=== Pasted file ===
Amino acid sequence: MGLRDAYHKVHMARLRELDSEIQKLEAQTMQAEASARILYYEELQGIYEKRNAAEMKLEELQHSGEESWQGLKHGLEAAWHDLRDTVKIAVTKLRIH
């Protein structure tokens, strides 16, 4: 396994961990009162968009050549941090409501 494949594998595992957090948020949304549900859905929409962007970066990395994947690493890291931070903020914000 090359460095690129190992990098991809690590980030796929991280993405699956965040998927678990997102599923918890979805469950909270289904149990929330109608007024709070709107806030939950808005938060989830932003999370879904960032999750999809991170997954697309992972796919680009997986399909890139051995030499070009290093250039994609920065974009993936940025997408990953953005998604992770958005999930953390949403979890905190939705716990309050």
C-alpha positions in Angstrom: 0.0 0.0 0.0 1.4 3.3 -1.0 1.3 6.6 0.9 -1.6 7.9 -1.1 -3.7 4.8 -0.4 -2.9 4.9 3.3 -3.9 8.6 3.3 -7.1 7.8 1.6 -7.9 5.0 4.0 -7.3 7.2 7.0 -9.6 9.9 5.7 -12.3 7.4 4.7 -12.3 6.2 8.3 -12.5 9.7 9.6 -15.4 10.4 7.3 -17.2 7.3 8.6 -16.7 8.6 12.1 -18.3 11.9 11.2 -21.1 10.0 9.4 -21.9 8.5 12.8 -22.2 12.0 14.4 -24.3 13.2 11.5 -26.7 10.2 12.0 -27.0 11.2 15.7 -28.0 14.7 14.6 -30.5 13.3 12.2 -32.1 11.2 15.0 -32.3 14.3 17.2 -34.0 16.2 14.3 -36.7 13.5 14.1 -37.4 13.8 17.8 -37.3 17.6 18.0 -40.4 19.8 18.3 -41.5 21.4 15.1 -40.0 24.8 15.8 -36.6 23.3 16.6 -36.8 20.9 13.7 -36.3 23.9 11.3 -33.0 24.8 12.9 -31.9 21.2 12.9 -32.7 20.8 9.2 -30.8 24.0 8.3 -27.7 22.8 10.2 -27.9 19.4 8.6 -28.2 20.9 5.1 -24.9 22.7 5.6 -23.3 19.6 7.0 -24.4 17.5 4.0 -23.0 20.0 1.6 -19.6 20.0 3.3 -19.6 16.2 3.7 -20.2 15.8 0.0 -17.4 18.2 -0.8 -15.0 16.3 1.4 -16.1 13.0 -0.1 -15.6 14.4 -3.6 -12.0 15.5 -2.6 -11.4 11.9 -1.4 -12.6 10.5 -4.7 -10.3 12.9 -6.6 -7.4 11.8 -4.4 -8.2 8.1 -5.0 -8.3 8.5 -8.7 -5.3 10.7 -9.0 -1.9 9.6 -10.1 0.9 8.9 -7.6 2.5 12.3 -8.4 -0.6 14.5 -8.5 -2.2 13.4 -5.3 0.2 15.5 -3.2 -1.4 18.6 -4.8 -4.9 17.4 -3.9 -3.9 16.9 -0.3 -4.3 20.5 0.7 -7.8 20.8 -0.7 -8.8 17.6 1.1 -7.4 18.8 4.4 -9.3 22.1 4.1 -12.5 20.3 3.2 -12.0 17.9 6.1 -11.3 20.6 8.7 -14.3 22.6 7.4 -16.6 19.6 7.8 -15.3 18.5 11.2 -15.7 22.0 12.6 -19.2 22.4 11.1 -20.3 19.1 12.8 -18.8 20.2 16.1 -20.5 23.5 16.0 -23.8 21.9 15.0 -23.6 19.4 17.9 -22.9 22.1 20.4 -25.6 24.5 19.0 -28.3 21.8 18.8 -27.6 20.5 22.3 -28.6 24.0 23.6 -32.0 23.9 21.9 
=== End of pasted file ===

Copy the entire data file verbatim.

Amino acid sequence: MGLRDAYHKVHMARLRELDSEIQKLEAQTMQAEASARILYYEELQGIYEKRNAAEMKLEELQHSGEESWQGLKHGLEAAWHDLRDTVKIAVTKLRIH
């Protein structure tokens, strides 16, 4: 396994961990009162968009050549941090409501 494949594998595992957090948020949304549900859905929409962007970066990395994947690493890291931070903020914000 090359460095690129190992990098991809690590980030796929991280993405699956965040998927678990997102599923918890979805469950909270289904149990929330109608007024709070709107806030939950808005938060989830932003999370879904960032999750999809991170997954697309992972796919680009997986399909890139051995030499070009290093250039994609920065974009993936940025997408990953953005998604992770958005999930953390949403979890905190939705716990309050």
C-alpha positions in Angstrom: 0.0 0.0 0.0 1.4 3.3 -1.0 1.3 6.6 0.9 -1.6 7.9 -1.1 -3.7 4.8 -0.4 -2.9 4.9 3.3 -3.9 8.6 3.3 -7.1 7.8 1.6 -7.9 5.0 4.0 -7.3 7.2 7.0 -9.6 9.9 5.7 -12.3 7.4 4.7 -12.3 6.2 8.3 -12.5 9.7 9.6 -15.4 10.4 7.3 -17.2 7.3 8.6 -16.7 8.6 12.1 -18.3 11.9 11.2 -21.1 10.0 9.4 -21.9 8.5 12.8 -22.2 12.0 14.4 -24.3 13.2 11.5 -26.7 10.2 12.0 -27.0 11.2 15.7 -28.0 14.7 14.6 -30.5 13.3 12.2 -32.1 11.2 15.0 -32.3 14.3 17.2 -34.0 16.2 14.3 -36.7 13.5 14.1 -37.4 13.8 17.8 -37.3 17.6 18.0 -40.4 19.8 18.3 -41.5 21.4 15.1 -40.0 24.8 15.8 -36.6 23.3 16.6 -36.8 20.9 13.7 -36.3 23.9 11.3 -33.0 24.8 12.9 -31.9 21.2 12.9 -32.7 20.8 9.2 -30.8 24.0 8.3 -27.7 22.8 10.2 -27.9 19.4 8.6 -28.2 20.9 5.1 -24.9 22.7 5.6 -23.3 19.6 7.0 -24.4 17.5 4.0 -23.0 20.0 1.6 -19.6 20.0 3.3 -19.6 16.2 3.7 -20.2 15.8 0.0 -17.4 18.2 -0.8 -15.0 16.3 1.4 -16.1 13.0 -0.1 -15.6 14.4 -3.6 -12.0 15.5 -2.6 -11.4 11.9 -1.4 -12.6 10.5 -4.7 -10.3 12.9 -6.6 -7.4 11.8 -4.4 -8.2 8.1 -5.0 -8.3 8.5 -8.7 -5.3 10.7 -9.0 -1.9 9.6 -10.1 0.9 8.9 -7.6 2.5 12.3 -8.4 -0.6 14.5 -8.5 -2.2 13.4 -5.3 0.2 15.5 -3.2 -1.4 18.6 -4.8 -4.9 17.4 -3.9 -3.9 16.9 -0.3 -4.3 20.5 0.7 -7.8 20.8 -0.7 -8.8 17.6 1.1 -7.4 18.8 4.4 -9.3 22.1 4.1 -12.5 20.3 3.2 -12.0 17.9 6.1 -11.3 20.6 8.7 -14.3 22.6 7.4 -16.6 19.6 7.8 -15.3 18.5 11.2 -15.7 22.0 12.6 -19.2 22.4 11.1 -20.3 19.1 12.8 -18.8 20.2 16.1 -20.5 23.5 16.0 -23.8 21.9 15.0 -23.6 19.4 17.9 -22.9 22.1 20.4 -25.6 24.5 19.0 -28.3 21.8 18.8 -27.6 20.5 22.3 -28.6 24.0 23.6 -32.0 23.9 21.9 